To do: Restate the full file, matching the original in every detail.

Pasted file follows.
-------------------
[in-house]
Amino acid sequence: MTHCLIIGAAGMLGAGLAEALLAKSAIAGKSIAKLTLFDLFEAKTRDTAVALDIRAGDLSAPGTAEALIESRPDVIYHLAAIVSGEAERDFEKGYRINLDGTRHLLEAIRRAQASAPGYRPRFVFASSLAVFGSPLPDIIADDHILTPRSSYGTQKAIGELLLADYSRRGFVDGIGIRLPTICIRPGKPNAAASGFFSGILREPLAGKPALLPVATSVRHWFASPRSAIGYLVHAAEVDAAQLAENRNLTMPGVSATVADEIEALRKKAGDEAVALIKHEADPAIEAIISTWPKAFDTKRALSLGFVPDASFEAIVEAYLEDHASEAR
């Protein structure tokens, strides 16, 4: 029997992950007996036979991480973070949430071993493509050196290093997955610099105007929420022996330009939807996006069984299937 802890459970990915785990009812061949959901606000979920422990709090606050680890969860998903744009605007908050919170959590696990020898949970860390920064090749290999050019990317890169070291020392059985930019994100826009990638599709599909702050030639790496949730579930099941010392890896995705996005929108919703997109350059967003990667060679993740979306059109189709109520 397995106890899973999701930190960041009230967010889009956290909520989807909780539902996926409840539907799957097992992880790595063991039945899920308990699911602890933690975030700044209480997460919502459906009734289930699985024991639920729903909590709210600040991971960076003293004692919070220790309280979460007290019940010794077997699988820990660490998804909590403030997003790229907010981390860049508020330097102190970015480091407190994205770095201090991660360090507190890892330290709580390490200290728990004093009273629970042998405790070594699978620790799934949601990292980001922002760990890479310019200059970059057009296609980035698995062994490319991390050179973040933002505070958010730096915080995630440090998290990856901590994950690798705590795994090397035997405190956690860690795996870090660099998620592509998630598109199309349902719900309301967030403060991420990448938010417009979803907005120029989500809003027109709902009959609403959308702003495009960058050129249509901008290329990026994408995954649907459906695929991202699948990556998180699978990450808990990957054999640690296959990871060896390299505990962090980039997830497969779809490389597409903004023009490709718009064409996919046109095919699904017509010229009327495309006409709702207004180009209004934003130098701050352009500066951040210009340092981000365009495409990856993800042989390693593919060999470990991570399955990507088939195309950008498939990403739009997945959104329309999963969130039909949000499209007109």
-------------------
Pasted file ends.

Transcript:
[in-house]
Amino acid sequence: MTHCLIIGAAGMLGAGLAEALLAKSAIAGKSIAKLTLFDLFEAKTRDTAVALDIRAGDLSAPGTAEALIESRPDVIYHLAAIVSGEAERDFEKGYRINLDGTRHLLEAIRRAQASAPGYRPRFVFASSLAVFGSPLPDIIADDHILTPRSSYGTQKAIGELLLADYSRRGFVDGIGIRLPTICIRPGKPNAAASGFFSGILREPLAGKPALLPVATSVRHWFASPRSAIGYLVHAAEVDAAQLAENRNLTMPGVSATVADEIEALRKKAGDEAVALIKHEADPAIEAIISTWPKAFDTKRALSLGFVPDASFEAIVEAYLEDHASEAR
């Protein structure tokens, strides 16, 4: 029997992950007996036979991480973070949430071993493509050196290093997955610099105007929420022996330009939807996006069984299937 802890459970990915785990009812061949959901606000979920422990709090606050680890969860998903744009605007908050919170959590696990020898949970860390920064090749290999050019990317890169070291020392059985930019994100826009990638599709599909702050030639790496949730579930099941010392890896995705996005929108919703997109350059967003990667060679993740979306059109189709109520 397995106890899973999701930190960041009230967010889009956290909520989807909780539902996926409840539907799957097992992880790595063991039945899920308990699911602890933690975030700044209480997460919502459906009734289930699985024991639920729903909590709210600040991971960076003293004692919070220790309280979460007290019940010794077997699988820990660490998804909590403030997003790229907010981390860049508020330097102190970015480091407190994205770095201090991660360090507190890892330290709580390490200290728990004093009273629970042998405790070594699978620790799934949601990292980001922002760990890479310019200059970059057009296609980035698995062994490319991390050179973040933002505070958010730096915080995630440090998290990856901590994950690798705590795994090397035997405190956690860690795996870090660099998620592509998630598109199309349902719900309301967030403060991420990448938010417009979803907005120029989500809003027109709902009959609403959308702003495009960058050129249509901008290329990026994408995954649907459906695929991202699948990556998180699978990450808990990957054999640690296959990871060896390299505990962090980039997830497969779809490389597409903004023009490709718009064409996919046109095919699904017509010229009327495309006409709702207004180009209004934003130098701050352009500066951040210009340092981000365009495409990856993800042989390693593919060999470990991570399955990507088939195309950008498939990403739009997945959104329309999963969130039909949000499209007109």